More than ever, Americans are turning to the web for their news (and they’re less likely than ever to pay for it, too). A major driver in that shift has increasingly become the manifold world of podcasting, where, not unlike online, newsrooms can reach larger, younger audiences with robust, in-depth reporting available at their fingertips.
“The Daily,” a five-day-a-week podcast by The New York Times, has, in many respects, led that charge. Vox’s Recode dubbed it the “forefather” of daily news podcasts, topping the list of daily subscribers at well over a million. It launched in January 2017, just in time to bring a new avenue of Times reporting to the early presidency of Donald Trump.
In the wake of Trump’s divisive Electoral College victory in 2016, and as the nation plunges into the throes of what promises to be another disruptive election, news outlets across the media spectrum have begrudgingly turned some of their focus inward. How did so many experts — including pundits and political commentators — get it wrong?
Few are free from fair criticism.
“The Daily’s” predecessor “The Run-Up” launched Aug. 9, 2016, with a show titled “Could Hillary Clinton win in a landslide?” Besides the fact that the name aged about as gracefully as expired milk, it demonstrates an uncomfortable notion about the news media that suggests many of us practiced the craft with deep-rooted, preconceived notions about the outcome.
Politics aside, that behavior risked earning (and still may) the tired label of “fake news,” and it was unfair to both of the candidates and their supporters.
But this year, in its obligatory period of self-introspection, “The Daily,” and the powerful newspaper engine that drives its coverage, have taken an offbeat, refreshing approach. In February, the Times launched “The Field,” a weekly arm of “The Daily” that examines the 2020 race with adept eyes, keen on coverage that promises to abandon no corner of the electorate and leave no stone unturned.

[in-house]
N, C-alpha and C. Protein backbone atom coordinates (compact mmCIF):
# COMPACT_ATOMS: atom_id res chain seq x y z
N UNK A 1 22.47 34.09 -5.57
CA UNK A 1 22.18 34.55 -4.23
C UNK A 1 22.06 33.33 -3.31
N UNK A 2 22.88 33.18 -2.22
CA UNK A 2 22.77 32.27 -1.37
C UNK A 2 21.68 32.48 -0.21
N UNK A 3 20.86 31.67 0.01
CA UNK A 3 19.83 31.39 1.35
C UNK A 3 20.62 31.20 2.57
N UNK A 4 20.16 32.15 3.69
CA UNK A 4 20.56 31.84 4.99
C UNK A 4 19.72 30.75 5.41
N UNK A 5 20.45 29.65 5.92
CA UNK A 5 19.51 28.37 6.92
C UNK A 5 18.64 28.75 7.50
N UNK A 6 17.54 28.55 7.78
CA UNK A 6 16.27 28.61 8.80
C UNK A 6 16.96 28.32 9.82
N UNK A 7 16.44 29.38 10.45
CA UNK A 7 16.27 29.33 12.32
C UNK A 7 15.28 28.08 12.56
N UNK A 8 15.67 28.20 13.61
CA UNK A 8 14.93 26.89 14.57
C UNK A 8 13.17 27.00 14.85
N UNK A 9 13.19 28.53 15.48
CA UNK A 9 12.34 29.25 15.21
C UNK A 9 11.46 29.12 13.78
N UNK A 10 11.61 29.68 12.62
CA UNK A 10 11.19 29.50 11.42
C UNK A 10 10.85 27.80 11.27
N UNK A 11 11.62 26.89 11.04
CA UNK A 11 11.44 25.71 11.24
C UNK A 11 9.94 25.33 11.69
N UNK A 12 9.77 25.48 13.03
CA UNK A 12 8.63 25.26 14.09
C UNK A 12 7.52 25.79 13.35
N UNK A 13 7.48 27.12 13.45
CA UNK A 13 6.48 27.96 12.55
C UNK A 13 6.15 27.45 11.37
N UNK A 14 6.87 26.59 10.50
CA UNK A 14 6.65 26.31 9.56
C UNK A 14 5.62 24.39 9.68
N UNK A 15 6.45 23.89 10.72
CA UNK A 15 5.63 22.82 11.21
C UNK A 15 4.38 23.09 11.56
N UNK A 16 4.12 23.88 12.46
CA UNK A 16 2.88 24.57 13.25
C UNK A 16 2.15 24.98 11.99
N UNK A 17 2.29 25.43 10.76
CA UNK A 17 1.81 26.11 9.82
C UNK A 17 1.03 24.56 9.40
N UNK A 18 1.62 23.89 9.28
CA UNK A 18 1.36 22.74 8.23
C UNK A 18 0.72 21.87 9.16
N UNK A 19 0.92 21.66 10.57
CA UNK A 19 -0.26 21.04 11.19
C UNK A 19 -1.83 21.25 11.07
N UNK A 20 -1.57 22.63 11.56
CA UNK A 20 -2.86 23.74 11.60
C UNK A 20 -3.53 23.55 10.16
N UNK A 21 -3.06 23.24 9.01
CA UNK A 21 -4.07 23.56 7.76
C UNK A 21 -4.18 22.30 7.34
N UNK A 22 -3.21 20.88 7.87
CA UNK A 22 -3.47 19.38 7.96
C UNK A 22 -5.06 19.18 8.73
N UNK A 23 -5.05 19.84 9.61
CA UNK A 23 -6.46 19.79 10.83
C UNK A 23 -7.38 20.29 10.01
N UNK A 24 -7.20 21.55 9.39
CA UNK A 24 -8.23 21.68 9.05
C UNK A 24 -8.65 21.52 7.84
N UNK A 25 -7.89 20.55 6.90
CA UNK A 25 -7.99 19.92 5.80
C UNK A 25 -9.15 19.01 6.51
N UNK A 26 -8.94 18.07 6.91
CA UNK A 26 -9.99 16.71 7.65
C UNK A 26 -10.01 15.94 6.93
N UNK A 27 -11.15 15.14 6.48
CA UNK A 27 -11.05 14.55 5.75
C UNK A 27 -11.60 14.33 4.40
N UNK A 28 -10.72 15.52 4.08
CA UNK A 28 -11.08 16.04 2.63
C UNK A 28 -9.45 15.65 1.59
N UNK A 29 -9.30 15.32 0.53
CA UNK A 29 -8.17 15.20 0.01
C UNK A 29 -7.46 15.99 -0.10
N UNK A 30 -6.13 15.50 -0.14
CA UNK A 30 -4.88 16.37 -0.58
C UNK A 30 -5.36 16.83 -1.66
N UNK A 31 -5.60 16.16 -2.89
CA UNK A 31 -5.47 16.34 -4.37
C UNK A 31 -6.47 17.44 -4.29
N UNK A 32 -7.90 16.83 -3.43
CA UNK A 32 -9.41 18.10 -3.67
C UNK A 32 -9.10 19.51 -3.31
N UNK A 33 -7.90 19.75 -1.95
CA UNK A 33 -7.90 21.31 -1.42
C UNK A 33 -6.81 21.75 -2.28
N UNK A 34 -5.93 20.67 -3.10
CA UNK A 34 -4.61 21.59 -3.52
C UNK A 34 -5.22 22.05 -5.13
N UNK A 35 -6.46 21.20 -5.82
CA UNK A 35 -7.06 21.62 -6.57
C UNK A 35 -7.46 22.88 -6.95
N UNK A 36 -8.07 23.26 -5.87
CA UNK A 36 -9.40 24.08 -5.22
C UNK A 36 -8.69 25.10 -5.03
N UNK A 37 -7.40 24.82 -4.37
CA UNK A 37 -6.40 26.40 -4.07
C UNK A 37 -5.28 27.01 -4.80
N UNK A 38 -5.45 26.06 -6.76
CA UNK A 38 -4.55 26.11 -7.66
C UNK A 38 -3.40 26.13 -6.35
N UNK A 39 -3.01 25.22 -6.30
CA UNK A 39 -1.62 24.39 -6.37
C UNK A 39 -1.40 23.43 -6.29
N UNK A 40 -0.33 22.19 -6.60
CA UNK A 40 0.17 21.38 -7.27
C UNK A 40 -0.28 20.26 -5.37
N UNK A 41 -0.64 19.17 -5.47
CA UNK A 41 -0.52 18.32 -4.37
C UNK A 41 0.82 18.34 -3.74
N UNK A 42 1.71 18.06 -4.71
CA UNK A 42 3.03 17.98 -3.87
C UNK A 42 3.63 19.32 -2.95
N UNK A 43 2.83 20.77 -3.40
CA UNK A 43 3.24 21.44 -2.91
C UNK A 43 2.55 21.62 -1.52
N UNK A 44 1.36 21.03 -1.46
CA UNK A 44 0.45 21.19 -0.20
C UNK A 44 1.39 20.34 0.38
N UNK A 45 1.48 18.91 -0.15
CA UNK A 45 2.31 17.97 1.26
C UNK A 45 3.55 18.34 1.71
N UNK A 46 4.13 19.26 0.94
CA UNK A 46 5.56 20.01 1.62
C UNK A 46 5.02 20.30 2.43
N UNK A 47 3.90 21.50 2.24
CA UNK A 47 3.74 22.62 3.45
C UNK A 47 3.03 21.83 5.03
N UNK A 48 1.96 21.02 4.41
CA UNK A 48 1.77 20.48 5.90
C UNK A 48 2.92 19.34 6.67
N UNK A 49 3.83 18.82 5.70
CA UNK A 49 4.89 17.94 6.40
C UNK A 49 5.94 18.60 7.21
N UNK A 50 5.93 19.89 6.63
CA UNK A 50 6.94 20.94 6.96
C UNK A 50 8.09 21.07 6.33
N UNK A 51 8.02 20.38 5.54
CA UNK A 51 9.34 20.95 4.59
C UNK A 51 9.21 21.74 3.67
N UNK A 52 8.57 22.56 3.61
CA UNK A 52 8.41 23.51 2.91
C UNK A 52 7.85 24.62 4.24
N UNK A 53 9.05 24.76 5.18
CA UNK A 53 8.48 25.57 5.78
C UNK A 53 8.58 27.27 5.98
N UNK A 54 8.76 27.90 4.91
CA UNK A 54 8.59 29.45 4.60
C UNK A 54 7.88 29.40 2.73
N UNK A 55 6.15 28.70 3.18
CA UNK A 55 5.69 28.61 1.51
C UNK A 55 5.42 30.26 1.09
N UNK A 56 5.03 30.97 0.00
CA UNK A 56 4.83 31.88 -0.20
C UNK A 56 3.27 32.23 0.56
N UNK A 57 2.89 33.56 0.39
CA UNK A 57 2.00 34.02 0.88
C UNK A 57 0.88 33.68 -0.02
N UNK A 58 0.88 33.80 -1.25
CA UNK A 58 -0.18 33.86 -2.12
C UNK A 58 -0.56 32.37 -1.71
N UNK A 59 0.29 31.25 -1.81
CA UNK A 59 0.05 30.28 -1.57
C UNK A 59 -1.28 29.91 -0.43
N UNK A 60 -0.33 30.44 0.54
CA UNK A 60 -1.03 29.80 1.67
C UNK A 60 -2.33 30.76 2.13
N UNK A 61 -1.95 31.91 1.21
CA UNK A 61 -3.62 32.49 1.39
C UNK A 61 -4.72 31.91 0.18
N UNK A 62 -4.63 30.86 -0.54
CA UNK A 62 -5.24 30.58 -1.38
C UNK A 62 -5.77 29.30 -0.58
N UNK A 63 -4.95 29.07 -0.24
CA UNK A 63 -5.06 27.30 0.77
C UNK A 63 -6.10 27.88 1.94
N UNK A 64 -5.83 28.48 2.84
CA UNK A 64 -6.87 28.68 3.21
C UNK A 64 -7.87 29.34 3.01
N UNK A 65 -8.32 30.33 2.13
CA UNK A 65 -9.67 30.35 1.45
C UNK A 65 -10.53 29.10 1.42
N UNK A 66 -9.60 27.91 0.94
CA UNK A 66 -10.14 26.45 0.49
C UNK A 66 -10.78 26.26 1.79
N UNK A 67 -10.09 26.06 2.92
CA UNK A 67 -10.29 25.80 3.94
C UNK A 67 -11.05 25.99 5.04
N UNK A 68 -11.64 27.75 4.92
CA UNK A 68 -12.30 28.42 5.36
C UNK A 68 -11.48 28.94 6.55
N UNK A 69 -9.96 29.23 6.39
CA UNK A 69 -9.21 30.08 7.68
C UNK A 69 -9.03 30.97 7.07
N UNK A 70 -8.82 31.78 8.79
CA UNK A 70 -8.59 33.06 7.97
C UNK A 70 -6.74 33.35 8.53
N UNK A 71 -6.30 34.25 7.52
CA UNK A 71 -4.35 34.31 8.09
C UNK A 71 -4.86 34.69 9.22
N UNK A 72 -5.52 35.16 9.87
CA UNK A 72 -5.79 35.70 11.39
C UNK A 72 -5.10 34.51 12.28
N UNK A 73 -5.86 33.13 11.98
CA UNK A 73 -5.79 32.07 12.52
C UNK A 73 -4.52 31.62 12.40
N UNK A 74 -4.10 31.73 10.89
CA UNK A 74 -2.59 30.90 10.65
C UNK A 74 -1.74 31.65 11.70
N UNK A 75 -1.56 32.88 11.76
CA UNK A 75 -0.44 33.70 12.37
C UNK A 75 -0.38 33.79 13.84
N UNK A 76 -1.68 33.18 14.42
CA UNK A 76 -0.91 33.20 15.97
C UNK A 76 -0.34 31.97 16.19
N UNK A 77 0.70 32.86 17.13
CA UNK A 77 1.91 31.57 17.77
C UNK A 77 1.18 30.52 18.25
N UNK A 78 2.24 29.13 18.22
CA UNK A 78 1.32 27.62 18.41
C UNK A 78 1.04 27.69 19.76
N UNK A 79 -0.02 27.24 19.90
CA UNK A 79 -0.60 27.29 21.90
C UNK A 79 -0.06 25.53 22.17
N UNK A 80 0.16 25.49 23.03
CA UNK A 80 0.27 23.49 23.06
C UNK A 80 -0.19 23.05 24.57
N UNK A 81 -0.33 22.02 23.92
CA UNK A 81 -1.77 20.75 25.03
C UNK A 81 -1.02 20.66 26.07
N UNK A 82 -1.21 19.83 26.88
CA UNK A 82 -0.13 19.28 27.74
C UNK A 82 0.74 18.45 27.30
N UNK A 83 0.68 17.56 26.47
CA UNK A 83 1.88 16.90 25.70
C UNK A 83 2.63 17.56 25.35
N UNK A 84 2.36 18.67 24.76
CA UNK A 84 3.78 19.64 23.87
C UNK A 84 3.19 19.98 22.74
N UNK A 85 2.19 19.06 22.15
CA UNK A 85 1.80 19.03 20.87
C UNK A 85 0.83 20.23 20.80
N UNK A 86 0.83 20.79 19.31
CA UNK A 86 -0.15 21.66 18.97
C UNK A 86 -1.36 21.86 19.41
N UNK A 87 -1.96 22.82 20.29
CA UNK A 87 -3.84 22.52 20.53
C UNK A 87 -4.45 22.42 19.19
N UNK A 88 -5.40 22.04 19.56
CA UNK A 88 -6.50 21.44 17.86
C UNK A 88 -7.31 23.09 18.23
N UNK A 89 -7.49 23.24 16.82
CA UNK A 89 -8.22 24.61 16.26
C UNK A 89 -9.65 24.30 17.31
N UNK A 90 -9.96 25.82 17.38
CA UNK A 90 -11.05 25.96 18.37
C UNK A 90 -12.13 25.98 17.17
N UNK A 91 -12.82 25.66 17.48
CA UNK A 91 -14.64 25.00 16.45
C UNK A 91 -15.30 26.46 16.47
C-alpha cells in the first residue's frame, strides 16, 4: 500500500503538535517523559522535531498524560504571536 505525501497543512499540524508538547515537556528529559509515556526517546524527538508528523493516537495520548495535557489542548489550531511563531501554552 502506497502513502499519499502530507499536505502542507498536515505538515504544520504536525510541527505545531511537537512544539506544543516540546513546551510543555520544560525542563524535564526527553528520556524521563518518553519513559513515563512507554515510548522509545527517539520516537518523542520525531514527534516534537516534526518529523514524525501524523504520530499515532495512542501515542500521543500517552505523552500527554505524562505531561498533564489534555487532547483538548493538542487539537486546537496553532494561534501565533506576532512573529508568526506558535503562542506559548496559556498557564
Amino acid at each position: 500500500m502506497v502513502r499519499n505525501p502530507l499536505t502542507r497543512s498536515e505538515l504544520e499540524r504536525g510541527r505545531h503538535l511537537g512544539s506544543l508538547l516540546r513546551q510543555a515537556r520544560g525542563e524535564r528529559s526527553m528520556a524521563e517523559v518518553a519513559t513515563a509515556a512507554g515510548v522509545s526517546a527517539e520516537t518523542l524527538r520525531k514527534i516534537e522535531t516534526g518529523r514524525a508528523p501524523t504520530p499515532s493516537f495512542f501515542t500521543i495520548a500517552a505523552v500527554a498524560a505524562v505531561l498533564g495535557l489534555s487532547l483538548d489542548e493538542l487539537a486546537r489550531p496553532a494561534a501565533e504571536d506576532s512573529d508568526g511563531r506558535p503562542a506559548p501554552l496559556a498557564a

A stimulating conversation between “The Daily’s” Michael Barbaro and New York Times Executive Editor Dean Baquet introducing the show reveals the contemporary editorial approach he and others are taking to
manage the Times’ 2020 campaign coverage. In a few tantalizing exchanges, Barbaro targets his pithy, intimate interview style at his own boss to unwrap the complex decisions that guided the 2016 presidential race.
In no uncertain terms, Barbaro challenged Baquet on the decision, two years before she would even announce her bid for the presidency, to let loose an investigative reporter on Hillary Clinton.
Baquet said he didn’t regret that decision.
“But I’m also conceding, by the way,” he said, “that if I sat down here with a pen and looked at stories at the time, I would edit more carefully to make sure that we did not give a sense of inevitability.”
The Times article about Clinton’s campaign announcement plainly stated that she was “establishing herself as the likely 2016 Democratic nominee.” But Baquet, who has been executive editor since 2014, said the newspaper had erred in creating a sense of inevitability for the Clinton campaign.
He seemed to revel in re-editing the Times’ coverage four years after the fact, armed now with the knowledge of Trump’s stunning upset and the role the Clinton email scandal and Russian hacking may have played in it.